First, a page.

Monday, January 19, 2009

Dimanche Parisien

On Sunday, everything in France is closed. Your Sunday entertainment options are limited to sitting at a café, going for a walk, or doing some open-air market shopping. My roommate and I headed to the market. Our fridge was empty, we were expecting a dinner guest, and the grocery stores were closed.

Every market I've been to in France feels the same. It's way more cramped and hectic than a farmer's market. Not only can you buy fresh produce, but also underwear, mousetraps, and freshly slaughtered meat, among other things.

As we were walking there, my roommate spotted the most stereotypical French couple either of us have ever seen. They were wearing only black and looked like models. Very trendy market shoppers. As if it were more a matter of being seen looking good rather than a matter of buying some meat, underwear and mousetraps. I, on the other hand, had just taken a shower, and went out with wet hair. I think this is considered blasphemous to the French. They always look good in their trendy black garb, their makeup and their hair parfait.

As my roommate and I decided what to cook, it started pouring. This is seriously so Parisian. It flipping always rains here. Paris has nothing better to do than to dumb grey icky rainy weather on people all the time. Neither of us had an umbrella, so we were in trouble. The market was almost closing, so we pushed on. Meanwhile, we saw the chic French couple from before, but in a panic. The woman had lifted her shawl-coat-trendy-thing over her head to protect her hair.

We got some veggies and waited in line to buy some meat. An old French dude selling wine tried to convince us to buy some to add to the soup we were making. We told him we aren't making soup, we are making Chinese tonight. He got offended. The French are really serious about their cuisine. He rambled a bit about that, then invited us to come to his château (castle) to work the welcome desk. We can live there, he says. A bit creepy, but harmless. The meat counter where we were waiting was already closed, so we tried to find another.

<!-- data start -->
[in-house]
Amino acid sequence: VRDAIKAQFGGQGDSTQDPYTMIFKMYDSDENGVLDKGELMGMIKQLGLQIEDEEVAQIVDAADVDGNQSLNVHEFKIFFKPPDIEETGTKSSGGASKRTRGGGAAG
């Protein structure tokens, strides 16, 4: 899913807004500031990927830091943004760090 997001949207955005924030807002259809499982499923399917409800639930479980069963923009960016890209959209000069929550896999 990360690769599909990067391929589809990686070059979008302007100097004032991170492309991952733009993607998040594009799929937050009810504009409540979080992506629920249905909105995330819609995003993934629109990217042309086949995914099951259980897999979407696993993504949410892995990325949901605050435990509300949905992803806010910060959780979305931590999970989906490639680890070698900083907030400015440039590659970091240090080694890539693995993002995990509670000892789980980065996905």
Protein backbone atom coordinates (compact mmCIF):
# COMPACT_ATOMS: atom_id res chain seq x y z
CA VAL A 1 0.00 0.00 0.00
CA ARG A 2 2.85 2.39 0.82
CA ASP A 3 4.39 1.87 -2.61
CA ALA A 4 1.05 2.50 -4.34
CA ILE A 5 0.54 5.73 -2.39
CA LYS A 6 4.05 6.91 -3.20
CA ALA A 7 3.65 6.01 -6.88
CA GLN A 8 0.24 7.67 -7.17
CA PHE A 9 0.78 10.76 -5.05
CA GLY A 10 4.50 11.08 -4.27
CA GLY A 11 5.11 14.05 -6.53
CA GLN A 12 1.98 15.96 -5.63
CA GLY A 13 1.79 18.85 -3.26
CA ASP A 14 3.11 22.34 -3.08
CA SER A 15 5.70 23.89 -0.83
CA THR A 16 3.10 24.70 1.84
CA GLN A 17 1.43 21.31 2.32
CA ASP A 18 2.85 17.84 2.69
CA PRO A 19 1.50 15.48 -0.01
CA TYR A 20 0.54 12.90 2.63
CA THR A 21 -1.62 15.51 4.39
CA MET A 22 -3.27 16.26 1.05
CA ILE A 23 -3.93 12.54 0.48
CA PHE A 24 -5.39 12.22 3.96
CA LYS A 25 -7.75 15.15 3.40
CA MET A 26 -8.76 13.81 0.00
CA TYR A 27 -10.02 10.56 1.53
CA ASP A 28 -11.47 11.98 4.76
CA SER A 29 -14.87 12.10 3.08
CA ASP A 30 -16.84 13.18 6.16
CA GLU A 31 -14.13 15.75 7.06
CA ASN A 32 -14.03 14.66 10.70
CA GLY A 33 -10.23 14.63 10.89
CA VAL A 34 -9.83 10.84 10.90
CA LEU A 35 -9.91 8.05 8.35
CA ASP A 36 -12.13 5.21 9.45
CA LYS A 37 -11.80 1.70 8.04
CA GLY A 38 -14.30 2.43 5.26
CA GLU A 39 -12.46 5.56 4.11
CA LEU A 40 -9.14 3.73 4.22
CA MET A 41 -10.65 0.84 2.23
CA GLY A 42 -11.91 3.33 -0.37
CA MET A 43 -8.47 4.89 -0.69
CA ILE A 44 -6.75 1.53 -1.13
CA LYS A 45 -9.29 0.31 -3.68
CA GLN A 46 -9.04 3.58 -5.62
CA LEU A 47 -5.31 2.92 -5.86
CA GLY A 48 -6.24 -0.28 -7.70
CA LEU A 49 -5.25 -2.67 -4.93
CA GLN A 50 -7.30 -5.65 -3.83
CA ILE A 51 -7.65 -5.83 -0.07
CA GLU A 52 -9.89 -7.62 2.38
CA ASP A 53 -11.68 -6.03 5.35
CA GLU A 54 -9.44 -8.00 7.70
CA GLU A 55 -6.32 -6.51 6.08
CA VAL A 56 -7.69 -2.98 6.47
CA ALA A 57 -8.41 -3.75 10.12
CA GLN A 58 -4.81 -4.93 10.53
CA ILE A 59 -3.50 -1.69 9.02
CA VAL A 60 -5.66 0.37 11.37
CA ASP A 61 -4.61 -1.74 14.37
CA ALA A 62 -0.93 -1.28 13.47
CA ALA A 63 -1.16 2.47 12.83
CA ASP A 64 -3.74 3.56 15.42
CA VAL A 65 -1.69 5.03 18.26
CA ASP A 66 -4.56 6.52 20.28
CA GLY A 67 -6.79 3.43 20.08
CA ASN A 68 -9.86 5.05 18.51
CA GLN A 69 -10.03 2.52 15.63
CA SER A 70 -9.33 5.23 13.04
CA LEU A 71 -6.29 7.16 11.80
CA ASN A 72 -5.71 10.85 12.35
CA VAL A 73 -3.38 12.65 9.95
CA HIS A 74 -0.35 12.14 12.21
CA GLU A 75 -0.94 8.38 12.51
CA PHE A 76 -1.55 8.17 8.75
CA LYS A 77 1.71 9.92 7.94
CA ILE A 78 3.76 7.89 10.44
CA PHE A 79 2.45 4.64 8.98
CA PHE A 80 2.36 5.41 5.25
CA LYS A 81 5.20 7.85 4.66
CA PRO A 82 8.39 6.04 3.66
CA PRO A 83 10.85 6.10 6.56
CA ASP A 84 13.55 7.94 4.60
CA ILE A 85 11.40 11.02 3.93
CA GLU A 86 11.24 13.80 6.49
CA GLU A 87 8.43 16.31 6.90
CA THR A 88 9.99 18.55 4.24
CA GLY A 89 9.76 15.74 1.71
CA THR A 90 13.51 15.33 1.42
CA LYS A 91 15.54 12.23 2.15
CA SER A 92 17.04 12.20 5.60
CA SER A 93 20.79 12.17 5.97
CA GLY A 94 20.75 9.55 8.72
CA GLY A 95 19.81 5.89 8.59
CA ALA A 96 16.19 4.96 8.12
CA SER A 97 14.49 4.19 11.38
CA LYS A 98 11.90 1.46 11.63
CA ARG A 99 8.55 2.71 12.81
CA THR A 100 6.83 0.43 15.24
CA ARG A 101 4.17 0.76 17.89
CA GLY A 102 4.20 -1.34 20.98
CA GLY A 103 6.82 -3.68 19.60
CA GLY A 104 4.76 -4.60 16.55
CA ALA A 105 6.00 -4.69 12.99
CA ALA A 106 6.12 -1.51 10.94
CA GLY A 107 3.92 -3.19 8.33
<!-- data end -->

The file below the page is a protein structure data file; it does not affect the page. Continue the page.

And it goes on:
We finally did find someone still selling chicken. The meat woman hated us. She was mad that we were buying so little chicken. She wanted us to buy the whole tray, which was probably 10 or 15 pounds. At first we say we'll take two pieces, but realize that is too much, so ask for just one. She was pissed. She dramatically grabbed one piece of chicken with her bare hand and whipped it back into the case. Customer service nonexistant. So French.

The whole Sunday was French. The market, the blackly dressed couple, the rain, the old rambling man, the mean meat lady. I felt like I got a really good culture day in.

1 comment:

Marni said...

This reminds me so much of my Sundays in Tübingen... nothing open but ice cream shops and the little vegetable and hacked meat stands...